Let’s begin here:

**

There are a variety of precursor streams to this discussion: I have listed a few that appeal to me in the sub-head of this post and believe we will reach each and all of them in some form and forum if this discussion takes off. And I would like to offer the immediate hospitality of this Zenpundit post and comment section to make a beginning.

Greg’s tweet shows us a page of the Talmud, which is interesting to me for two reasons:

  • it presents many voices debating a central topic
  • it does so using an intricate graphical format
  • The script of a play or movie also records multiple voices in discourse, as does an orchestral score — but the format of the Talmudic score is more intricate, allowing the notation of counterpoint that extends across centuries, and provoking in turn centuries of further commentary and debate.

    What can we devise by way of a format, given the constraints of screen space and the affordances of software and interface design, that maximizes the possibility of debate with respect, on the highly charged topics of the day.

    We know from the Talmud that such an arrangement is possible in retrospect (when emotion can be recollected in tranquility): I am asking how we can come closest to it in real time. The topics are typically hotly contested, patience and tolerance may not always be in sufficient supply, and moderation by humans with powers of summary and editing should probably not be ruled out of our consdierations. But how do we create a platform that is truly polyphonic, that sustains the voices of all participants without one shouting down or crowding out another, that indeed may embody a practic of listening..?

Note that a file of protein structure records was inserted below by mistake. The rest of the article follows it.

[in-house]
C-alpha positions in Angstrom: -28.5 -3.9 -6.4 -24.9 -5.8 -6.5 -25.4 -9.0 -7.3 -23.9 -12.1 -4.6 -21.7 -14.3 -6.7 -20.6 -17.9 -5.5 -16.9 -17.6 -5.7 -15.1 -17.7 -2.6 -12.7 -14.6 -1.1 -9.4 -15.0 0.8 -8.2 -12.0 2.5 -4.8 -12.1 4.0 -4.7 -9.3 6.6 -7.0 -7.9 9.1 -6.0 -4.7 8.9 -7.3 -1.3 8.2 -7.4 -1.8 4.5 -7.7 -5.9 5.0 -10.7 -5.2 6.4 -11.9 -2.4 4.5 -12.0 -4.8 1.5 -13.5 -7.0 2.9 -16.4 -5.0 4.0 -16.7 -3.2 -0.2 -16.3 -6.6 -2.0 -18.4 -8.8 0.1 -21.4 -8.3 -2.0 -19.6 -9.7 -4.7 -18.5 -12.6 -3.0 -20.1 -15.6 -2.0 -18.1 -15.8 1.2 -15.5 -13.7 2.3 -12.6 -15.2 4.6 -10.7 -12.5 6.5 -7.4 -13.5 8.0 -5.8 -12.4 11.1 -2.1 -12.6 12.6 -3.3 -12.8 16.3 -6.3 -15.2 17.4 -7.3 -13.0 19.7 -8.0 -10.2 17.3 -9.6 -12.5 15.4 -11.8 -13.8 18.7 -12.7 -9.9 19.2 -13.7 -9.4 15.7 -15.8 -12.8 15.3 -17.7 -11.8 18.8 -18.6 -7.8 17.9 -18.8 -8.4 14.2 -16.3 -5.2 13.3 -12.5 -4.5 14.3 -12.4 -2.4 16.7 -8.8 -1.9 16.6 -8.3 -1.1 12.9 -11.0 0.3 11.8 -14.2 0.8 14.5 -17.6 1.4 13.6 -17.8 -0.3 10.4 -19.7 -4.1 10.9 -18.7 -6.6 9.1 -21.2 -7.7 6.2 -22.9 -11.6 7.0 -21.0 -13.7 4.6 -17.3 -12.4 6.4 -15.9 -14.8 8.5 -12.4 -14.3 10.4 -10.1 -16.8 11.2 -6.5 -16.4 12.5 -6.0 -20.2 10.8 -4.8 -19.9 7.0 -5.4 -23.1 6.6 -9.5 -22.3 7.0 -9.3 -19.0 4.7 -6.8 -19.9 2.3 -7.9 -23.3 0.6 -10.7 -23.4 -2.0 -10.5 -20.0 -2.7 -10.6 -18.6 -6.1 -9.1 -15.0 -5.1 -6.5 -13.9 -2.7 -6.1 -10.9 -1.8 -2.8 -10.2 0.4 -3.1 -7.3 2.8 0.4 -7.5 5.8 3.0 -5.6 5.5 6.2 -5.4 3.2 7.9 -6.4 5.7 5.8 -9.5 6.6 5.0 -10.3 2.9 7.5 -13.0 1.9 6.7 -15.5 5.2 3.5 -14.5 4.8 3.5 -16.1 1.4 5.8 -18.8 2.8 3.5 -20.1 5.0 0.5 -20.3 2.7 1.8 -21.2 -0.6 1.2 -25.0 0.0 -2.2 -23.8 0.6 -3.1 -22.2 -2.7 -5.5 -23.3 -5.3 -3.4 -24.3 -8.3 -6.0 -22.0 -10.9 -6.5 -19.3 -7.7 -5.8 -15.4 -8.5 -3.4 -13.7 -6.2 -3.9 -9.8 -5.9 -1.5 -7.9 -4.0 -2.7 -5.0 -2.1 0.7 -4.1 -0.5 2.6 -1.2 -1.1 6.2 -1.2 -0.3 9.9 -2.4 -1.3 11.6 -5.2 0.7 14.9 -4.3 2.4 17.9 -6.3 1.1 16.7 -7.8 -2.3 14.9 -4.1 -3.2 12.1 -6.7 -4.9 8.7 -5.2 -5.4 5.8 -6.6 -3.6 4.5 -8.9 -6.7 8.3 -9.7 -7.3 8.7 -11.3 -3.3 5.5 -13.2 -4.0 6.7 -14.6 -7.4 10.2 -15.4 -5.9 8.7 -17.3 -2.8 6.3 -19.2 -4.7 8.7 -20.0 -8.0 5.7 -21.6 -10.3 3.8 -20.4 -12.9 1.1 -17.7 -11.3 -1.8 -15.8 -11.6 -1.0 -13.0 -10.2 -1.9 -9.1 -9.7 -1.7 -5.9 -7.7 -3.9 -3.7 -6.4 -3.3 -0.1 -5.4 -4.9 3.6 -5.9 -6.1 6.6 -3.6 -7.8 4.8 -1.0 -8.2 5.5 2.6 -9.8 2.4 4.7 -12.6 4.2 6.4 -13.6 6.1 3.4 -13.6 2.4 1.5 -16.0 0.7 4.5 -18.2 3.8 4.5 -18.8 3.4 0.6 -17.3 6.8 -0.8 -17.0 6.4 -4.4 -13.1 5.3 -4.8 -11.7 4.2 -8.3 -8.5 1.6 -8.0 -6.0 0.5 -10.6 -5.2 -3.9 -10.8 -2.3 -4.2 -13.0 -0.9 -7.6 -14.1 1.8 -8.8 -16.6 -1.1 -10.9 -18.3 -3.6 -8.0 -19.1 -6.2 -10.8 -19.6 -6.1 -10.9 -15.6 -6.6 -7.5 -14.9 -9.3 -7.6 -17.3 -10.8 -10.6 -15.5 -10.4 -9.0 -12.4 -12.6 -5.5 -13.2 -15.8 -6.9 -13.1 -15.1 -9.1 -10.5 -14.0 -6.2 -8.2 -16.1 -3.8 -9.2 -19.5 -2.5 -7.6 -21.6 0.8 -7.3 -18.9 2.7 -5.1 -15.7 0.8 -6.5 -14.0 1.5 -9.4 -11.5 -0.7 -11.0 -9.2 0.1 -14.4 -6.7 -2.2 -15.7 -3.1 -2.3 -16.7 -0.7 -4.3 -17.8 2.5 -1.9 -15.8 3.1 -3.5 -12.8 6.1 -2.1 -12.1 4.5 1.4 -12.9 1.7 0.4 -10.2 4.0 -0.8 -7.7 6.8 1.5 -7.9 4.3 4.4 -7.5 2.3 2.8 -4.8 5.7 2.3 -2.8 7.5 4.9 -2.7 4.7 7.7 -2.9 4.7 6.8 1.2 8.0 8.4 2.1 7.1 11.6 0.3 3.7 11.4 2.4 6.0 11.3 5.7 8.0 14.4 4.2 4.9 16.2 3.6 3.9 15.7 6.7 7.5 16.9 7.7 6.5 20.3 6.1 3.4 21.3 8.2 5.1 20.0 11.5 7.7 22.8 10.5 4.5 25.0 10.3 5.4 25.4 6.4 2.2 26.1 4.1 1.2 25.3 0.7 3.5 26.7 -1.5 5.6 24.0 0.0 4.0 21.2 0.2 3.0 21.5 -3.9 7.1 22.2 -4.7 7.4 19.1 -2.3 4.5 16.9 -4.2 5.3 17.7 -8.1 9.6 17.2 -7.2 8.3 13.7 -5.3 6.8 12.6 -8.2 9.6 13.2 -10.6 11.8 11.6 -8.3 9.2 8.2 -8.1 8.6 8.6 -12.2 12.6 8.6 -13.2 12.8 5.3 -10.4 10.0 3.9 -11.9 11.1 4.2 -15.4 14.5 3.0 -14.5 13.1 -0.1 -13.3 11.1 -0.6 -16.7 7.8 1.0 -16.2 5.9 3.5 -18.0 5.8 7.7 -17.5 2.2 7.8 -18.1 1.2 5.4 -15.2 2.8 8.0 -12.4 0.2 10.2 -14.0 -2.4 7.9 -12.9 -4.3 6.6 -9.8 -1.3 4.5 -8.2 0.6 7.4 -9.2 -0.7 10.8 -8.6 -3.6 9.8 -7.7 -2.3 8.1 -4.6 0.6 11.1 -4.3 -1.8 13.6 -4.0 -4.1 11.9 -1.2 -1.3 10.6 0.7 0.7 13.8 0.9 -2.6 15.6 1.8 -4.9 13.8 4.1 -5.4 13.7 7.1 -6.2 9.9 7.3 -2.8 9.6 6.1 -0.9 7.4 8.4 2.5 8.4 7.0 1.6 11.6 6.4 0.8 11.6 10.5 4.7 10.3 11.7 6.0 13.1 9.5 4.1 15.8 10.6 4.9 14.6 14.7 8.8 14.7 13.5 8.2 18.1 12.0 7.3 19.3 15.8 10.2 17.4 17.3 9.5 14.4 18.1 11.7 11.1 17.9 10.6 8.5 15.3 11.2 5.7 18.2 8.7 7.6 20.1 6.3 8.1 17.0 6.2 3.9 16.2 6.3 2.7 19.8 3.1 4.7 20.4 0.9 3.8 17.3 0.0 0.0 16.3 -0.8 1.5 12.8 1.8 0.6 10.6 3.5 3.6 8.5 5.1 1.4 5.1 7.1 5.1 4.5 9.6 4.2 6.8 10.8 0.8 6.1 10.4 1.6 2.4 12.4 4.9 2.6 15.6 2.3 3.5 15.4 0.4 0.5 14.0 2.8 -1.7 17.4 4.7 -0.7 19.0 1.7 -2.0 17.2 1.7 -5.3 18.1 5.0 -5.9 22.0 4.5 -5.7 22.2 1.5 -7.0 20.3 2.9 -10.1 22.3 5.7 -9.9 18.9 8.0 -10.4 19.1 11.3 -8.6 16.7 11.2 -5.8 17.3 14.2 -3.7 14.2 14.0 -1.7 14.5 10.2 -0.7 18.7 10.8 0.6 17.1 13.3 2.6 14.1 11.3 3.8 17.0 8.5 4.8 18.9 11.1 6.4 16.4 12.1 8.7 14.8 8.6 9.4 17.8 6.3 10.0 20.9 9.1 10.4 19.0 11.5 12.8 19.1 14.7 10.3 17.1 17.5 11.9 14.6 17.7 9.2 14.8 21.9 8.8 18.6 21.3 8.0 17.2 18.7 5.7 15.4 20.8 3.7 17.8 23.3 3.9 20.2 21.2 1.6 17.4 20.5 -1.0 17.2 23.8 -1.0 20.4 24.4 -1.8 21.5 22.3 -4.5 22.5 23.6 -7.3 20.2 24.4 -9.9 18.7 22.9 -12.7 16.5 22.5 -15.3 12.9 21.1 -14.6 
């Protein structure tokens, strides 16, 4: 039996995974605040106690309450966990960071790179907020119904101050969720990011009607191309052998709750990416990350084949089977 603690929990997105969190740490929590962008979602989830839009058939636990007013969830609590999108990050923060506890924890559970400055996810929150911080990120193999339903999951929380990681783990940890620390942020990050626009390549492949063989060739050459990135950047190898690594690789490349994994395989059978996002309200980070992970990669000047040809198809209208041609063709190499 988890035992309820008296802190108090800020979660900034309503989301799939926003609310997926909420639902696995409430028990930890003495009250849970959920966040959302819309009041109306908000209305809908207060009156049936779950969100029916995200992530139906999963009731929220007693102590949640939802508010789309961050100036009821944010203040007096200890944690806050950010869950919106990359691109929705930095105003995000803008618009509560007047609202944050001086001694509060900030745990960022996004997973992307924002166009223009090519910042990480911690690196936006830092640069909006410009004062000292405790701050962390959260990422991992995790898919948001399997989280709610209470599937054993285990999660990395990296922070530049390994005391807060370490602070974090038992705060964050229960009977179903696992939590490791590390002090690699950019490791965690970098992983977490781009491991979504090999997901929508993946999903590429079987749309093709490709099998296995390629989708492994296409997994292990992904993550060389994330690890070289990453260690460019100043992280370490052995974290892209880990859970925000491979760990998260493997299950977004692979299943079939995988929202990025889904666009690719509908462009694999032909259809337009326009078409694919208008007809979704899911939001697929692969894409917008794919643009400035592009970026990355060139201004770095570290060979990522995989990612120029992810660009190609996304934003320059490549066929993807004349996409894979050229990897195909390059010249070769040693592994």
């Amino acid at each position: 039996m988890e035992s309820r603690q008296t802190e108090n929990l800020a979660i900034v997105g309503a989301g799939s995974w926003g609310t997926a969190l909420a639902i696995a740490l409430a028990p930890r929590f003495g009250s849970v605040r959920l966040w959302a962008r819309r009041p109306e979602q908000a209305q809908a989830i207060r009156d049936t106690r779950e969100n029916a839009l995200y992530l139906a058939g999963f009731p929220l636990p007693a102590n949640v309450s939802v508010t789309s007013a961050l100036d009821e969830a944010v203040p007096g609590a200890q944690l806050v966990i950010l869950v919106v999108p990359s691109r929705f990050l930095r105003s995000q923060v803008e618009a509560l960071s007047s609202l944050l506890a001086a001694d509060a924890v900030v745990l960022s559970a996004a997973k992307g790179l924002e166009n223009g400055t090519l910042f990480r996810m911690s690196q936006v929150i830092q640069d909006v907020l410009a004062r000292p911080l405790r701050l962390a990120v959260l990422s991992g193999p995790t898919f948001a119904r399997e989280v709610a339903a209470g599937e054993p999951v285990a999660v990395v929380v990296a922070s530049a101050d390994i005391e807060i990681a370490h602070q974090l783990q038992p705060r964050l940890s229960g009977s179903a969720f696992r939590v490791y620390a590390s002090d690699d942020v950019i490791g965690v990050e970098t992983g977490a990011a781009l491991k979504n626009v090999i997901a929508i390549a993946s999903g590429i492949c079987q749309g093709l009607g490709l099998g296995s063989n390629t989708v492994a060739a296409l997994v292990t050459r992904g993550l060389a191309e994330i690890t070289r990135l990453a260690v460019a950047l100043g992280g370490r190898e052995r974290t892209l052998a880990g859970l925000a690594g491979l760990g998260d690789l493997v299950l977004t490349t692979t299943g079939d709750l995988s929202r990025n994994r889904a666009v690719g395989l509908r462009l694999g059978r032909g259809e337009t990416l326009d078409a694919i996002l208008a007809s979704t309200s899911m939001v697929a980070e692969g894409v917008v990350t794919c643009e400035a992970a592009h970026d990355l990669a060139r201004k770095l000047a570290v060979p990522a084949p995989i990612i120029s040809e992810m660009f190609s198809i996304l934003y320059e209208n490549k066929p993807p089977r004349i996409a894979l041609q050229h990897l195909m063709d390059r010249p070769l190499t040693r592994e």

Carl Rogers has shown us that the ability to express one’s interlocutor’s ideas clearly enough that they acknowledge one has understood them is a significant skill in navigating conversational rapids.

    The Talmud should be an inspiration but not a constraint for us. The question is not how to build a Talmud, but how to build a format that can host civil discussion which refines itself as it grows — so that, to use a gardening metaphor, it is neither overgrown nor too harshly manicured, but manages a carefully curated profusion of insights and —

    actual interactions between the emotions and ideas in participating or observing individuals’ minds and hearts

    **

    Because polyphony is not many voices talking past one another, but together — sometimes discordant, but attempting to resolve those discords as they arrive, and with a figured bass of our common humanity underwriting the lot of them.

    And I have said it before: here JS Bach is the master. What he manages with a multitude of musical voices in counterpoint is, in my opinion, what we need in terms of verbal voices in debate.

    I am particularly hoping to hear from some of those who participated in tweeted comments arising from my previous post here titled Some thoughts for Marc Andreessen & Adam Elkus, including also Greg Loyd, Callum Flack, Belinda Barnet, Ken (chumulu) — Jon Lebkowsky if he’s around — and friends, and friends of friends.

    What say you?


    Switch to our mobile site